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Keeping the beat in First Aid and CPR

First aid procedures are constantly evolving.

When I first learned to do Cardio Pulmonary Resuscitation in 1991, OMG that was a long time ago, the procedure was very different to the way it is performed now.

Way back then we had many options from which to choose:

  • Expired Air Resuscitation (breathing only)

  • Cardio Pulmonary Resuscitation 1 person technique,

  • Cardio Pulmonary Resuscitation 2 person technique

These had different rates and timings for infants, children, older children and adults.

First aiders were taught to start by giving 5 full breaths and then trying to find a pulse in the carotid artery.

There was great emphasis on determining whether or not there was a pulse which would indicate that the victims heart was still beating because, it was taught, that if the rescuer made a mistake and commenced compressions on a victim who's heart was beating, they would stop the heart resulting in the death of the victim.

That was a lot of pressure to put a would be rescuer under, particularly if they had to make this life or death decision about a loved one.

Thankfully, this is no longer necessary.

Medical and First Aid procedures are constantly being researched by medical professionals, universities and stakeholders all over the world and this knowledge shared.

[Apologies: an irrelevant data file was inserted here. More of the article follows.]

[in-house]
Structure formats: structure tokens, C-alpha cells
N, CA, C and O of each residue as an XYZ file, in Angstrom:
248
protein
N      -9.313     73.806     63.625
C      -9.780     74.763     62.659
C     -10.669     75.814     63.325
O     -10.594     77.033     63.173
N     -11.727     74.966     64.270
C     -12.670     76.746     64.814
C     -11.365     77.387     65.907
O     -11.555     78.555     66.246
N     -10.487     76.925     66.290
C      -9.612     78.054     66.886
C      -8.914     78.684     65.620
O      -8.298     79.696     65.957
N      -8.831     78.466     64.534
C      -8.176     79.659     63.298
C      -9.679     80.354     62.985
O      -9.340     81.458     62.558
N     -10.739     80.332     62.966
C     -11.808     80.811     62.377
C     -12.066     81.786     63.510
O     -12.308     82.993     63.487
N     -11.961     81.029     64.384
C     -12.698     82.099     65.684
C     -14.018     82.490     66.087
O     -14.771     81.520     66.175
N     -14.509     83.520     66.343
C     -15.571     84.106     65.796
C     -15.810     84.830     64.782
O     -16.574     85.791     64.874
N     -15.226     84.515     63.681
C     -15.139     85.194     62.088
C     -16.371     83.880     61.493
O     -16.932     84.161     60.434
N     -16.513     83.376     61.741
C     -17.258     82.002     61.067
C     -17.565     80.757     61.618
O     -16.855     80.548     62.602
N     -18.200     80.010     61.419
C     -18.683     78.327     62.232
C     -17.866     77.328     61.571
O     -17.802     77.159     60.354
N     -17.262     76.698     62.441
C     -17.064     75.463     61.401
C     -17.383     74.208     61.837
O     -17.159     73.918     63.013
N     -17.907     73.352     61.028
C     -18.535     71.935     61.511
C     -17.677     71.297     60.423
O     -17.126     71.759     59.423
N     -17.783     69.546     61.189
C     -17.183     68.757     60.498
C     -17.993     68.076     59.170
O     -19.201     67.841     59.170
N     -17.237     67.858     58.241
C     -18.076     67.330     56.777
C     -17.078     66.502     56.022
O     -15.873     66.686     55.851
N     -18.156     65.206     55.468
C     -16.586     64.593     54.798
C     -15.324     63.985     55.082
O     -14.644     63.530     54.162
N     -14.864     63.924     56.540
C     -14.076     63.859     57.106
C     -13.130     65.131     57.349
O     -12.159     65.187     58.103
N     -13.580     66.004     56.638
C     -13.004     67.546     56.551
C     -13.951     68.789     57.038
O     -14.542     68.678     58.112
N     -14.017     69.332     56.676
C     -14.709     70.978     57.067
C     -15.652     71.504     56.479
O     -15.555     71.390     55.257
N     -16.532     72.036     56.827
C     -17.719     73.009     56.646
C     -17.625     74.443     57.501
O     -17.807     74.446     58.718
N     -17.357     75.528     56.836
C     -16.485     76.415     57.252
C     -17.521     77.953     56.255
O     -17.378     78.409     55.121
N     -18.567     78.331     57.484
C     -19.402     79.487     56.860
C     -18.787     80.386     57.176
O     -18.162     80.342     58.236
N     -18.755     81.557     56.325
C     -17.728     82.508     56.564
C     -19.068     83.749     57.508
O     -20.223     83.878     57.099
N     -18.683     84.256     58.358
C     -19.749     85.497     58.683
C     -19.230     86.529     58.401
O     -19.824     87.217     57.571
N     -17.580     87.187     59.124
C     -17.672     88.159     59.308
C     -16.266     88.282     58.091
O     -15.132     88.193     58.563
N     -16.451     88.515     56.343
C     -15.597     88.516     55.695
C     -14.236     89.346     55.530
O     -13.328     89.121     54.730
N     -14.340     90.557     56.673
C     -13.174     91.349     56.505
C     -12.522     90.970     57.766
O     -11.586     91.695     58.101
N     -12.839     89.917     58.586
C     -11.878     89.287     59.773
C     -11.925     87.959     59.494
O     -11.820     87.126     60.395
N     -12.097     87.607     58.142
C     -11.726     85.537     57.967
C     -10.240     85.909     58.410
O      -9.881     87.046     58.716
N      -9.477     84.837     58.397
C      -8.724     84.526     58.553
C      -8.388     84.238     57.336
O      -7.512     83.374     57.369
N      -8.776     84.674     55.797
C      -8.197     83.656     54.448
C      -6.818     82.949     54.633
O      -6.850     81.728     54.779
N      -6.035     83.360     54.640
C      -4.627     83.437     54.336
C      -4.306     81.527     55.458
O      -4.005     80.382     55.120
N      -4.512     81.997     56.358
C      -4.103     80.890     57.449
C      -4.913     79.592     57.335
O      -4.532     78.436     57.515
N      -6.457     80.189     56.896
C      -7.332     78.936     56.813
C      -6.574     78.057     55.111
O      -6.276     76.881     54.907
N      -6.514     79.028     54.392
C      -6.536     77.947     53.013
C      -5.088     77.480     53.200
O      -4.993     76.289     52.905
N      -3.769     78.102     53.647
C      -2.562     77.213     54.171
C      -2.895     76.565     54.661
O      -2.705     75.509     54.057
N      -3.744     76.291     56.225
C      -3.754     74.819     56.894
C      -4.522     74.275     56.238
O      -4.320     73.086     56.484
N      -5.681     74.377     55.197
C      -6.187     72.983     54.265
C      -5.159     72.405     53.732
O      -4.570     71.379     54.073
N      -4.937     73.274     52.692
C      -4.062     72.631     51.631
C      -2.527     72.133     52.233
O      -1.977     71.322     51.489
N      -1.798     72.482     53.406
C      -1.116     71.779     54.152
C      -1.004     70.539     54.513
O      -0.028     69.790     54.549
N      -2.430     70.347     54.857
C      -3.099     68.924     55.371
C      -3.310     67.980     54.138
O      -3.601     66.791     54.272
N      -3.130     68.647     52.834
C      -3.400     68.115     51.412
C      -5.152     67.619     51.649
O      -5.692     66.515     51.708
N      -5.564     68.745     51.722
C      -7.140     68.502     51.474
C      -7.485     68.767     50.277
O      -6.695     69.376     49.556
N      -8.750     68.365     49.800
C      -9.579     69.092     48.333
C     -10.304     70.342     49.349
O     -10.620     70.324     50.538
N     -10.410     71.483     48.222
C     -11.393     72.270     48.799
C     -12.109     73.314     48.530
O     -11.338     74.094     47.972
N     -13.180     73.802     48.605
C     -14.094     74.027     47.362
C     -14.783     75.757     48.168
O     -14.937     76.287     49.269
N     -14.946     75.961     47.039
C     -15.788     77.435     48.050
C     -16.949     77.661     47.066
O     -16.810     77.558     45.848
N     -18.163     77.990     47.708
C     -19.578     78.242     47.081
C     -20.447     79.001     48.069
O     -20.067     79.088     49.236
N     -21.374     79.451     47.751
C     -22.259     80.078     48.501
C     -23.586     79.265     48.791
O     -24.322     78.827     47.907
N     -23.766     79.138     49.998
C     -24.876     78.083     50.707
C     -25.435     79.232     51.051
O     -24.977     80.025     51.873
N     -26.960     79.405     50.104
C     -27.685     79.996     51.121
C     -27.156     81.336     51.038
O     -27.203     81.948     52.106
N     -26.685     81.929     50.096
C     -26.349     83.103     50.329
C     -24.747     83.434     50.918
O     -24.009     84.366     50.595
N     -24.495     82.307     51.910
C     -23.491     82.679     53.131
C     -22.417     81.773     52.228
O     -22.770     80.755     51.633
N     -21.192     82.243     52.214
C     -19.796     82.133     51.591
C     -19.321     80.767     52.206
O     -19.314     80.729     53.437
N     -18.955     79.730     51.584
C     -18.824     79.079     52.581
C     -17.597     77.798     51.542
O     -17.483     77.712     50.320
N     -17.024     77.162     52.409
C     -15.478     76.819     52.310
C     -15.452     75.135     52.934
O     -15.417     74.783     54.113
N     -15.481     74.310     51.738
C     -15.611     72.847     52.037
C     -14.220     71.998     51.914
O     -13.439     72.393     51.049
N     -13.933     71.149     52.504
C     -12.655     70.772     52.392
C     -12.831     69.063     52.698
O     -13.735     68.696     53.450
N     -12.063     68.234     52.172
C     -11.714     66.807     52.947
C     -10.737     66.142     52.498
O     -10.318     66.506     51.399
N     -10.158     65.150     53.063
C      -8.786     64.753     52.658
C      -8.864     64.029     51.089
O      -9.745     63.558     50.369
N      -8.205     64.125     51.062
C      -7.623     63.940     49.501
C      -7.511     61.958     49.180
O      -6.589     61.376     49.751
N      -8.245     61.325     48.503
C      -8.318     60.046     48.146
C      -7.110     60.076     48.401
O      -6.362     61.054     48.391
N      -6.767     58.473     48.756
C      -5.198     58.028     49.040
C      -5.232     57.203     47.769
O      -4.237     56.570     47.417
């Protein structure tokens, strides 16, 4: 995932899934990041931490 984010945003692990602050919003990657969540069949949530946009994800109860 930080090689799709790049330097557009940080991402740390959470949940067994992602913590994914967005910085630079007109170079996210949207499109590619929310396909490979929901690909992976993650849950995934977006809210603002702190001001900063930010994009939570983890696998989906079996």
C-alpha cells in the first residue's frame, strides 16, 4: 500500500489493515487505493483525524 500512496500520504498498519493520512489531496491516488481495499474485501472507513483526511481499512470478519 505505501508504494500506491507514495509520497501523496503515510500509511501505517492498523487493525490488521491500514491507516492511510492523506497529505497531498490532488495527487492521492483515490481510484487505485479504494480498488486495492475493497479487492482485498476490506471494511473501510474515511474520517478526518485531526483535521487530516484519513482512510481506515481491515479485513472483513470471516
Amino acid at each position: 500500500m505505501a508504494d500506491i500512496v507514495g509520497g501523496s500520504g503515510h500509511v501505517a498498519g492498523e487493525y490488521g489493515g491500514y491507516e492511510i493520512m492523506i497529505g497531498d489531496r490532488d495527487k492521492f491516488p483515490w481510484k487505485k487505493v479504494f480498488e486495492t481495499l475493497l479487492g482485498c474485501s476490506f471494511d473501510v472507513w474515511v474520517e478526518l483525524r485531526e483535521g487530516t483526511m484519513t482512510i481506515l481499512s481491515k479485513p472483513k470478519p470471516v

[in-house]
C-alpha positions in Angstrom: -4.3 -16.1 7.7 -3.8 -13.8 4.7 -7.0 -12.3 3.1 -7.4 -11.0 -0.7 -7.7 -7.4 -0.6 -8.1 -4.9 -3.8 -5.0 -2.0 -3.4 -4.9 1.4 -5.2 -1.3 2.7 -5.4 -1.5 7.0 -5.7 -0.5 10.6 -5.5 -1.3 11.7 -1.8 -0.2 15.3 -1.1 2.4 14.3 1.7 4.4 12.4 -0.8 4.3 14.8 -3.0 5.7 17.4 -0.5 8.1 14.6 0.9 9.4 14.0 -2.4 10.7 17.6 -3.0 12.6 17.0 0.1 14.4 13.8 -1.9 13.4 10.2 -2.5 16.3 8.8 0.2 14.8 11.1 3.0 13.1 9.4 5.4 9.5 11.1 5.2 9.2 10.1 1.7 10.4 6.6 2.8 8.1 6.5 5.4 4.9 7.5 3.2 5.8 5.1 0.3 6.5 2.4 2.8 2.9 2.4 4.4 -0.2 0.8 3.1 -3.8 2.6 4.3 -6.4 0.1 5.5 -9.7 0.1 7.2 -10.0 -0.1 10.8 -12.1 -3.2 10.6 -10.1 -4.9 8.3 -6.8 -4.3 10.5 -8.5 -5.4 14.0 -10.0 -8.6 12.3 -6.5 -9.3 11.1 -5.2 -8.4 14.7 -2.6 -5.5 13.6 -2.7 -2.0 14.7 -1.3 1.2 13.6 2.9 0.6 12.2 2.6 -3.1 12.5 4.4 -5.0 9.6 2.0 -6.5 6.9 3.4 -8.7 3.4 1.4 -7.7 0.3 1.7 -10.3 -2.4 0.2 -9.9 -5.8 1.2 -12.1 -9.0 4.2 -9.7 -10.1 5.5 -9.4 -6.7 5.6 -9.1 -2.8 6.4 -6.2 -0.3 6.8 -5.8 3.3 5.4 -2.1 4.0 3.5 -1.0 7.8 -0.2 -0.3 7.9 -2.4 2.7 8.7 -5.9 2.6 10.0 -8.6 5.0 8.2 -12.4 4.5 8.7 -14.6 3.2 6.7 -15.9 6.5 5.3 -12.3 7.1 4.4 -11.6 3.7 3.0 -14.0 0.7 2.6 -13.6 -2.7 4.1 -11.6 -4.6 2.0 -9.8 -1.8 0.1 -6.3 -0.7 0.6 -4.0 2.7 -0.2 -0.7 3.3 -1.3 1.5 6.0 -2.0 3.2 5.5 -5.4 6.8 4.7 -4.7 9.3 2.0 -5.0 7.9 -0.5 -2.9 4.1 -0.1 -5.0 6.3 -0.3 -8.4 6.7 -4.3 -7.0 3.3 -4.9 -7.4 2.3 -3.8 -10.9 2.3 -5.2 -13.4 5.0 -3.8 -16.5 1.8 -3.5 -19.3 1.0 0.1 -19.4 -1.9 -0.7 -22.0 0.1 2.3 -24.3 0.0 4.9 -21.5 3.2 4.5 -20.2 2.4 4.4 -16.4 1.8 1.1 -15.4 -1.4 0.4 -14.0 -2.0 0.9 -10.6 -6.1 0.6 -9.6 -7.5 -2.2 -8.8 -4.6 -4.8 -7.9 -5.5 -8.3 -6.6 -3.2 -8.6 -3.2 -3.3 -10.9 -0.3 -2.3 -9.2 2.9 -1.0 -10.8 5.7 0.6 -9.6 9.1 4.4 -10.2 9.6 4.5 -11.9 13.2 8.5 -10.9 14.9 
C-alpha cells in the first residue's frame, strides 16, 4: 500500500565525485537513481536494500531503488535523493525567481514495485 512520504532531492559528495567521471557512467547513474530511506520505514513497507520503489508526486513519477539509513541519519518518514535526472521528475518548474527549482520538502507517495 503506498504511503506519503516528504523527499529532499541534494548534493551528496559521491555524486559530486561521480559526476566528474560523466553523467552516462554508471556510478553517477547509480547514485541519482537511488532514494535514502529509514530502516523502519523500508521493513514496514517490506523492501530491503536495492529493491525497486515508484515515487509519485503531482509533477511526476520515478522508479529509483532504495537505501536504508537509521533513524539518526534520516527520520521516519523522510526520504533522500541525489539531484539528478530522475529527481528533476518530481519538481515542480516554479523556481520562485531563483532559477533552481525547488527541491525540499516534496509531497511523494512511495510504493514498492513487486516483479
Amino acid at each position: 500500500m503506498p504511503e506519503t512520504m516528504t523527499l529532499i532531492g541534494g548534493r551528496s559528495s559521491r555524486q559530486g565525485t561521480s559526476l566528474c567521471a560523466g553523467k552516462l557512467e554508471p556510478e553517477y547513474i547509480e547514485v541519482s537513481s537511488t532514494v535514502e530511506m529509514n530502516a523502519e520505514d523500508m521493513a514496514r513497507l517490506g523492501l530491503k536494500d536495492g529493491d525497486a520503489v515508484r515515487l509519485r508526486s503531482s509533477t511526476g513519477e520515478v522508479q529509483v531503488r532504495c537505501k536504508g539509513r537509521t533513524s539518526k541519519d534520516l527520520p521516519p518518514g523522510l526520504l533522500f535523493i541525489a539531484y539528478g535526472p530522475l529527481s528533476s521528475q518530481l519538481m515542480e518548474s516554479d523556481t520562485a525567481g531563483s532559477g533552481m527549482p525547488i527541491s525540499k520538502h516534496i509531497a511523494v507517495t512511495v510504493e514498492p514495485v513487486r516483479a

In 1992 the International Liaison Committee on Resuscitation (ILCOR) was formed to facilitate this sharing of knowledge to save more lives throughout the world. Made up of resuscitation and medical organisations including the American Heart Association, European Resuscitation Council, Heart and Stroke Foundation of Canada, as well as resuscitation councils from, Australia, New Zealand, Asia, Southern Africa and The Americas they meet twice every year and produce The Guidelines every 5 years.

The rate of heart compressions has for years been taught to the beat of The Bee Gees song "Stayin' Alive" as the disco beat was about 100 per minute.

Now research has shown the rate should be between 100 and 120 per minute.

In 2007 a video by South Korean artists became a huge hit, especially in South East Asia and there are some training organisations now using this to train to as the beat is 110 per minute.

Baby Shark Dance

Will I now have another annoying song stuck in my head for years?

You be the judge :-)

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